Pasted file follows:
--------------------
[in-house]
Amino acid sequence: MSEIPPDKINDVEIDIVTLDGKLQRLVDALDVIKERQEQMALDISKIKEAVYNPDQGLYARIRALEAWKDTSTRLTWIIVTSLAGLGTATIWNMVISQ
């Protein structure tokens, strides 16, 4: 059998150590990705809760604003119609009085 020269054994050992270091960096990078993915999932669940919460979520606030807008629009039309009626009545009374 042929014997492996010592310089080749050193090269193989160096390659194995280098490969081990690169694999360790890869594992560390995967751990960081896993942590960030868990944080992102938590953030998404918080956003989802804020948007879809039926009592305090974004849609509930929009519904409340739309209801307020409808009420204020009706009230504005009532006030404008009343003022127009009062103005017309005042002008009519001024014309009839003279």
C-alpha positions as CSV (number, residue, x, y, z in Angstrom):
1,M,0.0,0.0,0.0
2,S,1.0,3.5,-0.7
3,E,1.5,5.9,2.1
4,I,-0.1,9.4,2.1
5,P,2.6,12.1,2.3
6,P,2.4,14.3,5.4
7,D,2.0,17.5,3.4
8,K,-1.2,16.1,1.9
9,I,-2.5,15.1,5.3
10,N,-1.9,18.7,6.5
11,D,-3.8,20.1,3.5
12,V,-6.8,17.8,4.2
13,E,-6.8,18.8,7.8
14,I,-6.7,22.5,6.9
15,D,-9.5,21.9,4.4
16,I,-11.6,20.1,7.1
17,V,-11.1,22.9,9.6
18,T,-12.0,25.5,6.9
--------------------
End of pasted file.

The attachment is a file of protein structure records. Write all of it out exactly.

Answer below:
[in-house]
Amino acid sequence: MSEIPPDKINDVEIDIVTLDGKLQRLVDALDVIKERQEQMALDISKIKEAVYNPDQGLYARIRALEAWKDTSTRLTWIIVTSLAGLGTATIWNMVISQ
């Protein structure tokens, strides 16, 4: 059998150590990705809760604003119609009085 020269054994050992270091960096990078993915999932669940919460979520606030807008629009039309009626009545009374 042929014997492996010592310089080749050193090269193989160096390659194995280098490969081990690169694999360790890869594992560390995967751990960081896993942590960030868990944080992102938590953030998404918080956003989802804020948007879809039926009592305090974004849609509930929009519904409340739309209801307020409808009420204020009706009230504005009532006030404008009343003022127009009062103005017309005042002008009519001024014309009839003279």
C-alpha positions as CSV (number, residue, x, y, z in Angstrom):
1,M,0.0,0.0,0.0
2,S,1.0,3.5,-0.7
3,E,1.5,5.9,2.1
4,I,-0.1,9.4,2.1
5,P,2.6,12.1,2.3
6,P,2.4,14.3,5.4
7,D,2.0,17.5,3.4
8,K,-1.2,16.1,1.9
9,I,-2.5,15.1,5.3
10,N,-1.9,18.7,6.5
11,D,-3.8,20.1,3.5
12,V,-6.8,17.8,4.2
13,E,-6.8,18.8,7.8
14,I,-6.7,22.5,6.9
15,D,-9.5,21.9,4.4
16,I,-11.6,20.1,7.1
17,V,-11.1,22.9,9.6
18,T,-12.0,25.5,6.9